Financial District spaces worldwide had a different need a century ago, than now.
100 years ago, the first and foremost need was to convey stability and permanence, a timelessness transcending the day’s style. Hardwoods, leather, high ceilings, all the hallmarks of a lasting cultural environment. These were places where money would be made secure. The effect is a closed one, an exclusive one.
Today, spaces meet a different need. They need to be flexible, to reflect a rapidly cycling workforce. They need to be informational, to include (and adapt to) new forms of hardware and new methods of communication between humans and systems. And in general, they need to be visually clean, to focus eyes on the deal at hand, whether it is a spreadsheet or a flickering fizz of trading screens. The effect is an open one, a paradoxically inclusive one, non-hieratic.
Paradoxical of course because the barriers to entry for this seemingly non-exclusive space increase with every battle in the war to become more and more quantitative, shave yet another millisecond off of roundtrip trading times. And paradoxical in that this banking, which requires a much more refined skills set than the Beef Wellington-and-Madeira transactional joshing of a century ago, also offers very little job security.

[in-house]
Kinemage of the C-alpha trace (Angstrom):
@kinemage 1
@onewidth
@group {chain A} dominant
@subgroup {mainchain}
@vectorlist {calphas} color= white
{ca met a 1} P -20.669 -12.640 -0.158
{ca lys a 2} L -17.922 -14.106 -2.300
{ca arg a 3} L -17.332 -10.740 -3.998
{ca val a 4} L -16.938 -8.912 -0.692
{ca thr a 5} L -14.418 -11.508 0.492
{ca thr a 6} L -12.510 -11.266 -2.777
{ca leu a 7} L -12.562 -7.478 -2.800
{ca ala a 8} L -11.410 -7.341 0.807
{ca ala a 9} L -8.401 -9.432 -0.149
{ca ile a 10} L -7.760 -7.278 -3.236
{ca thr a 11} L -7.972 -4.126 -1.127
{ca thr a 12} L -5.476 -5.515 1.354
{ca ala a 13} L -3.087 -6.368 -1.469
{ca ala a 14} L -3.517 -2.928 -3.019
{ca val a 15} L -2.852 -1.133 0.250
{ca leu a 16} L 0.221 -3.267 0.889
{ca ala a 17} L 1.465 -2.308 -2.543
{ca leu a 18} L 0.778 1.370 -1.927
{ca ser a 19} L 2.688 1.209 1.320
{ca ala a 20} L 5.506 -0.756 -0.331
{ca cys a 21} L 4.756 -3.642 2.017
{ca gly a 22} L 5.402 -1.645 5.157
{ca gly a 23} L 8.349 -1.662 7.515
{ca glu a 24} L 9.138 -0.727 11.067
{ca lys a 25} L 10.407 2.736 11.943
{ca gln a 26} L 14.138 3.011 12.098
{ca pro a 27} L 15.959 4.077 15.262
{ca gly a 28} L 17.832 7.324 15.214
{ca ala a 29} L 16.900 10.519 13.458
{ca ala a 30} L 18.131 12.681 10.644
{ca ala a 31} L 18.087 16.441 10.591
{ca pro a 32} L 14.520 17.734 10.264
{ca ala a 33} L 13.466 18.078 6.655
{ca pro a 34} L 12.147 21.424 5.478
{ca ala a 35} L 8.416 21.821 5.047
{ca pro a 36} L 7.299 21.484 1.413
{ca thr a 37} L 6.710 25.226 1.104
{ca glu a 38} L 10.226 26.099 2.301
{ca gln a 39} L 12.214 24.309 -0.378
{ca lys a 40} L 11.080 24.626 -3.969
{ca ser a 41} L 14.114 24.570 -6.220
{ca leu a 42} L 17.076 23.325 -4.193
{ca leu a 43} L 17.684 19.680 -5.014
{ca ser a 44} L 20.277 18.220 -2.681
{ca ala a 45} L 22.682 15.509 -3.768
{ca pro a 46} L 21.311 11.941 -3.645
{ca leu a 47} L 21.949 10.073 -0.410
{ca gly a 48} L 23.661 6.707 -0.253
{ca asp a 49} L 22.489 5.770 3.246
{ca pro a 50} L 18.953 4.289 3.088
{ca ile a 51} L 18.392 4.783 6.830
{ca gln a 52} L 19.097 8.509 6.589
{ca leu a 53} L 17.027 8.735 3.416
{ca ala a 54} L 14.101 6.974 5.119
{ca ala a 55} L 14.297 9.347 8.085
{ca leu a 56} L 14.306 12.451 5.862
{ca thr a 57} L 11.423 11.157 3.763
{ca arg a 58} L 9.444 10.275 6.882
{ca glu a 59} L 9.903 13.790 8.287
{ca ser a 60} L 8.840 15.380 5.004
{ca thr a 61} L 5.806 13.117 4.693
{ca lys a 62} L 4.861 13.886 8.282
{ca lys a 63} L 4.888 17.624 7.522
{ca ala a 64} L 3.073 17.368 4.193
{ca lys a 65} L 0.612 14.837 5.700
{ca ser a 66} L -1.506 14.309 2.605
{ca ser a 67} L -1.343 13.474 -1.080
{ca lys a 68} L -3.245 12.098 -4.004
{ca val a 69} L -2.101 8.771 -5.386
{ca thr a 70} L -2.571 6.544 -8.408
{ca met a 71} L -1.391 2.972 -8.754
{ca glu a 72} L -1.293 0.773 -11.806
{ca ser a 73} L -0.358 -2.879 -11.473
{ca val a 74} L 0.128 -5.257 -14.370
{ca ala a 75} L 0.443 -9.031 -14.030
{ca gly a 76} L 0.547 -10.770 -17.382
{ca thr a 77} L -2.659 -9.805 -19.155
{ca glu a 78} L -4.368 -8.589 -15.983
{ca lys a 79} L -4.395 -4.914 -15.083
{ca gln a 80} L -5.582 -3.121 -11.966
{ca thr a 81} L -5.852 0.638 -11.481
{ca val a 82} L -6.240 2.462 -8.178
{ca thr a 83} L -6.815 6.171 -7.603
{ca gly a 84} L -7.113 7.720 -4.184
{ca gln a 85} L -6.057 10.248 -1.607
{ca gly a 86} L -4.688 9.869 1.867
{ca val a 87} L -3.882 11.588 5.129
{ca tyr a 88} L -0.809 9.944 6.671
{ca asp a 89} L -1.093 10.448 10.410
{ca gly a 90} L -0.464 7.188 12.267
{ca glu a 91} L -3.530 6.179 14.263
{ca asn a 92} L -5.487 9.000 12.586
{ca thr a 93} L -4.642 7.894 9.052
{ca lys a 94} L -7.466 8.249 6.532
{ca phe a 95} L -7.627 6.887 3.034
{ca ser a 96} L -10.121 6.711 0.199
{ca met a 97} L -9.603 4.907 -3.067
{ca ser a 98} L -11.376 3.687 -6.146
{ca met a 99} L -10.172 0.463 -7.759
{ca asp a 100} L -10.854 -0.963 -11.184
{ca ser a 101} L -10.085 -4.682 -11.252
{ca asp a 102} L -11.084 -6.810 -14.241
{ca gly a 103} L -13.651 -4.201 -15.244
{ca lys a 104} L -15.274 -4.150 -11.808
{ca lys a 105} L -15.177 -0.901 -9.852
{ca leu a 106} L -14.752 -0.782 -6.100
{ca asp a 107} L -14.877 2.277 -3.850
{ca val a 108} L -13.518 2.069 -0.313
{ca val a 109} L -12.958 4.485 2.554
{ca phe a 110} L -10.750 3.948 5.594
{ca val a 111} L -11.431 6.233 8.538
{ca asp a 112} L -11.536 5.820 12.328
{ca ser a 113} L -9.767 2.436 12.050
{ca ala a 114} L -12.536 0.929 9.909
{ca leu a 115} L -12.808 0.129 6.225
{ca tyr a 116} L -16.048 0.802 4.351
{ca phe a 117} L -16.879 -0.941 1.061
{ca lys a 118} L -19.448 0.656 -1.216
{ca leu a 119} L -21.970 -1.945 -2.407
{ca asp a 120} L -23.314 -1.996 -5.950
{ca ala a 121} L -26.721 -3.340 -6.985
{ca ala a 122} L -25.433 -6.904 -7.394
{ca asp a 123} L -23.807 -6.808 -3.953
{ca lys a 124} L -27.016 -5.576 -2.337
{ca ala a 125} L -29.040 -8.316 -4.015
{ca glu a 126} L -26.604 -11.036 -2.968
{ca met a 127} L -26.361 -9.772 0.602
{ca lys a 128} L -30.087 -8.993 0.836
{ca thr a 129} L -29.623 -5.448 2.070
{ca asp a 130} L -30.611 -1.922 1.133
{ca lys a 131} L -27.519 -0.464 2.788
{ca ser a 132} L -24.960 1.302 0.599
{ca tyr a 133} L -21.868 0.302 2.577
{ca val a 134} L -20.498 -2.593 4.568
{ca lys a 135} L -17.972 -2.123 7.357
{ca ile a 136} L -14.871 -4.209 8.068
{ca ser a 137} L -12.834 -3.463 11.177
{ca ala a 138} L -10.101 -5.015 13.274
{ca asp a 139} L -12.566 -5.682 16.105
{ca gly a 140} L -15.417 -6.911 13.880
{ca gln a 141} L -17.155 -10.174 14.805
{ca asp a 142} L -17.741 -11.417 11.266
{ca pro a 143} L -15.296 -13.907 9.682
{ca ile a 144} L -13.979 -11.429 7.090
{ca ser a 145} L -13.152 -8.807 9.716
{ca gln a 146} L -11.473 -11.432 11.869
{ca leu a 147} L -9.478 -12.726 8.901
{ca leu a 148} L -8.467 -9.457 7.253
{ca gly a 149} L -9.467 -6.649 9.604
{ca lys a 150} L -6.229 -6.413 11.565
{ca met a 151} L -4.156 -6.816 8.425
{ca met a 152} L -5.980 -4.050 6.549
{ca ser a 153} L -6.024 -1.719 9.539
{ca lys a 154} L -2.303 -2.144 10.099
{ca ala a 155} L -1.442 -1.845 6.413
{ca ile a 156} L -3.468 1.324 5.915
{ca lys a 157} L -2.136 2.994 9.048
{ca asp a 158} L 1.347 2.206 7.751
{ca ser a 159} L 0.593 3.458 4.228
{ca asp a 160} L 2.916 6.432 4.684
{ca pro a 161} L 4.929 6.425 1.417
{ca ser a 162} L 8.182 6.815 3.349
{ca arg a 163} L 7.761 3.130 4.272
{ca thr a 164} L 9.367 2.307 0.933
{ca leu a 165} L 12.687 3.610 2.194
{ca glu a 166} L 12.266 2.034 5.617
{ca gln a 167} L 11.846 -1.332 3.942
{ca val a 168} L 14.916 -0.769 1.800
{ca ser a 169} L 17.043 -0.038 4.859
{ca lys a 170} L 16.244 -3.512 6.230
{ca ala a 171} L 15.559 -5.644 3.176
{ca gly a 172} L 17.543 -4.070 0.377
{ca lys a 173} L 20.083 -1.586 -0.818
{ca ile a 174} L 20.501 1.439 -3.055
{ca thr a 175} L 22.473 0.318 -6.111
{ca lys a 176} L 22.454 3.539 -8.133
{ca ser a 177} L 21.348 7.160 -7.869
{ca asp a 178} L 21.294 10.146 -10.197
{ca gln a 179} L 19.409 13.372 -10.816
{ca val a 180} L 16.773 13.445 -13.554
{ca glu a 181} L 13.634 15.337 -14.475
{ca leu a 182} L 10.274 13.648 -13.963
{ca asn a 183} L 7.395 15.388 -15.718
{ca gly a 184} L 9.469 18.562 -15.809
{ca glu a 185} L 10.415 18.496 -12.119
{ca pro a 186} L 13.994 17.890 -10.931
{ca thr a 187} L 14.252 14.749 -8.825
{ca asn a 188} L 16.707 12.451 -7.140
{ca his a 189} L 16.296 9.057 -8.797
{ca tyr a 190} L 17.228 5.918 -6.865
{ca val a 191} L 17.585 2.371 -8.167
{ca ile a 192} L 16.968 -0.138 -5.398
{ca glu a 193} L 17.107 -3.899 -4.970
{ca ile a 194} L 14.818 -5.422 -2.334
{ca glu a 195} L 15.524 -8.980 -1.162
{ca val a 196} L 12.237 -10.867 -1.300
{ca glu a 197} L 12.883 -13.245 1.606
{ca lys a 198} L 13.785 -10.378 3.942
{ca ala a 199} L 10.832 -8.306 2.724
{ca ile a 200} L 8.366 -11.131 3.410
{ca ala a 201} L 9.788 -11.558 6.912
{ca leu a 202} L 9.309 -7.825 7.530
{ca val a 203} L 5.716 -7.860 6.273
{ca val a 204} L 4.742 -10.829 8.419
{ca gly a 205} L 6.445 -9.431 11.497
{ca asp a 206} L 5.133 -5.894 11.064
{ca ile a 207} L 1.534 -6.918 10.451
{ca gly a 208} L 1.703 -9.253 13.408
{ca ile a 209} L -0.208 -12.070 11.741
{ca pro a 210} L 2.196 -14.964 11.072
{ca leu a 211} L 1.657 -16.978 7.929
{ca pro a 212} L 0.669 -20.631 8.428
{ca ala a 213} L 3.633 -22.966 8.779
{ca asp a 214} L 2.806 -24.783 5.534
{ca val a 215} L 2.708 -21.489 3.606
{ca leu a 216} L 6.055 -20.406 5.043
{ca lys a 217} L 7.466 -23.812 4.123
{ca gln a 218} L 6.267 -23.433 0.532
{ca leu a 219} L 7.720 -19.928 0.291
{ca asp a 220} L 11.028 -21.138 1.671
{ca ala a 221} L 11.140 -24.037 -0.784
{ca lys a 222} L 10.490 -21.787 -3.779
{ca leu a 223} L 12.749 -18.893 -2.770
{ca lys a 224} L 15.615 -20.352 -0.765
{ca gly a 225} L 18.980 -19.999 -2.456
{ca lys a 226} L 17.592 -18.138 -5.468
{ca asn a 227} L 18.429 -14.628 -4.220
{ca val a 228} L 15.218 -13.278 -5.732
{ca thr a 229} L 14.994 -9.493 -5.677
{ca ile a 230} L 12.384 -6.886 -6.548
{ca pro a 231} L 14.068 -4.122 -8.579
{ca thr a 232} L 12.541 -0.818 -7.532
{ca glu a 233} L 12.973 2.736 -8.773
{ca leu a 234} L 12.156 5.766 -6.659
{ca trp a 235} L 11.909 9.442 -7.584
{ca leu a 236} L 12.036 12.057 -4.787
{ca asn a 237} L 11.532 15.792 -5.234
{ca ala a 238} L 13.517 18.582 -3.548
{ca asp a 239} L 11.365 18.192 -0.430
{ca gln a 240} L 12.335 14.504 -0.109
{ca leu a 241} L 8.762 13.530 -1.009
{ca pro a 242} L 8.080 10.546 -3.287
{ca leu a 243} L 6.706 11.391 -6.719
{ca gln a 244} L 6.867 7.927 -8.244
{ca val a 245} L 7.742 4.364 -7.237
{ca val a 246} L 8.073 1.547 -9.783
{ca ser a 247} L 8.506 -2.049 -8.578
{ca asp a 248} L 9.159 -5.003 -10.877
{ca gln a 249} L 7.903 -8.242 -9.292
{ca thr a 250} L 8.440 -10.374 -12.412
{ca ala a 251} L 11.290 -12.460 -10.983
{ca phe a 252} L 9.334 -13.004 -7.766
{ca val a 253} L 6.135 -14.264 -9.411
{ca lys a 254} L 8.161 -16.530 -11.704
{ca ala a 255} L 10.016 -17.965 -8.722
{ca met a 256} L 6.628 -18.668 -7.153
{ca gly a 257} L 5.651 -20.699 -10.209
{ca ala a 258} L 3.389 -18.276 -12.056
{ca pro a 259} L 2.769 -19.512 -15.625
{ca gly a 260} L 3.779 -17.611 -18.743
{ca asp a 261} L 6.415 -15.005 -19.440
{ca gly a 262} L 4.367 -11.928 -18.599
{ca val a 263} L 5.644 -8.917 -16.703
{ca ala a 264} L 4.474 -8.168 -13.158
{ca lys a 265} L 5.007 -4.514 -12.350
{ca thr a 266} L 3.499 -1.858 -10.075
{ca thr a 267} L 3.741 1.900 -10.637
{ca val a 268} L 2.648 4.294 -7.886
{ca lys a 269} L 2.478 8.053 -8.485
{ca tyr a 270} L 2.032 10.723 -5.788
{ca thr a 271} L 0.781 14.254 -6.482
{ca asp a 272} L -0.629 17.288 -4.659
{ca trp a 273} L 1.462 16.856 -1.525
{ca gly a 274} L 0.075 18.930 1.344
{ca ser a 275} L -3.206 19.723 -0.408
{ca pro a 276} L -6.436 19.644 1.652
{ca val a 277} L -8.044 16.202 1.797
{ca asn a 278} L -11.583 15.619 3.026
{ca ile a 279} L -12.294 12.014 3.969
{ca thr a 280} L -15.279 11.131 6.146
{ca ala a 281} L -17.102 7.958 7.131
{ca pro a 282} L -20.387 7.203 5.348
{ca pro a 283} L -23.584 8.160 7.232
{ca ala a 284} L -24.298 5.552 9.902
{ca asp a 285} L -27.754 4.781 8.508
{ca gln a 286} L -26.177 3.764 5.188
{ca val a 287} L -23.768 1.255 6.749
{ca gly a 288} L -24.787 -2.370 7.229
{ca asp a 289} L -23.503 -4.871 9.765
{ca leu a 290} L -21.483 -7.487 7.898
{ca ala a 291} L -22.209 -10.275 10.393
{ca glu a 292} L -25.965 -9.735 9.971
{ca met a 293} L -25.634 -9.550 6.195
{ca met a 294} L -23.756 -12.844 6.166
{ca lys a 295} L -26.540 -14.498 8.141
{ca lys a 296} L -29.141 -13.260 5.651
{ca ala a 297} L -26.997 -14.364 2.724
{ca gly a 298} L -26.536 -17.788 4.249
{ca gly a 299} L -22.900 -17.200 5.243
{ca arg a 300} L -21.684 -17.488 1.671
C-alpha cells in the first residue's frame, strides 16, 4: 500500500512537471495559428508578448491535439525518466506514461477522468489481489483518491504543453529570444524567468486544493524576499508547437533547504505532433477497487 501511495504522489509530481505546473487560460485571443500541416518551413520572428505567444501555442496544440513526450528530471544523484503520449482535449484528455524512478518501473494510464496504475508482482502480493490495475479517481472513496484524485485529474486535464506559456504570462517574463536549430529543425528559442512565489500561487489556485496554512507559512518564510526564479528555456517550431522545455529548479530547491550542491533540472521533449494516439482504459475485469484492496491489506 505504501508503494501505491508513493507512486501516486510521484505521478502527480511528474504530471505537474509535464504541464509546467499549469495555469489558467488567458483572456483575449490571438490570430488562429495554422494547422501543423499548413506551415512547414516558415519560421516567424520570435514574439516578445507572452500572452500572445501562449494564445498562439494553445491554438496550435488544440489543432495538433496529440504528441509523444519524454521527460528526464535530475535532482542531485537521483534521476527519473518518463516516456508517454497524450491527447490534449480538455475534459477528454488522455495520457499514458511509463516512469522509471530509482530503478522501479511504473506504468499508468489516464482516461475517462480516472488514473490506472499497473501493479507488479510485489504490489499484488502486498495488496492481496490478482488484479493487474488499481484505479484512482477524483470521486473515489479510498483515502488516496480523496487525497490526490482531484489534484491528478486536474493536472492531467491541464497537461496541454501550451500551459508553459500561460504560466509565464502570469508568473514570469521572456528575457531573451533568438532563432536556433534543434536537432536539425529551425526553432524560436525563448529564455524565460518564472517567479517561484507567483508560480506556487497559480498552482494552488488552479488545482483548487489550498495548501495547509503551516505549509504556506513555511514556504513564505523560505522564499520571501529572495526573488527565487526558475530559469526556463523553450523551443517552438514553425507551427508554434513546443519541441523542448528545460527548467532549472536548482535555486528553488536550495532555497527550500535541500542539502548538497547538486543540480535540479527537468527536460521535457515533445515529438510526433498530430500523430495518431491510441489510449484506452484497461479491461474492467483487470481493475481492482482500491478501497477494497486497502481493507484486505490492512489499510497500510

Where a century ago a bank work space was meant to convey permanence of capital, today’s bank work space seems meant to convey the fleeting presence of money. In this apogee of capitalism, there is very little capital to be found; almost nothing of permanent value save the space itself. Technological assets depreciate on a two- to three-year schedule. It is a space resistant to memory, nowhere memorializing the institution’s history, its past successes or failures.
I don’t recall what bank occupied this space on Finsbury Square prior to its being debrided to bare bones. Not a coincidence that catty corner, a slightly taller white space is now used as an art gallery. But, it is a sign of the times that only a close examination of the space’s informational cues, such as the number of power outlets and the the cable racks suspended from the ceiling – hint that this space is not a gallery. Like a gallery, it too is a place of ideas and perhaps, just as pure a realm of abstract art as any MoCo Vegas cube elsewhere in London.
To me, the ponderable is not, “will trading floors come to further resemble galleries?” but, in a world of locative/digital/light art, “will galleries come to further resemble trading floors?”
Finsbury Square, 8 November 2012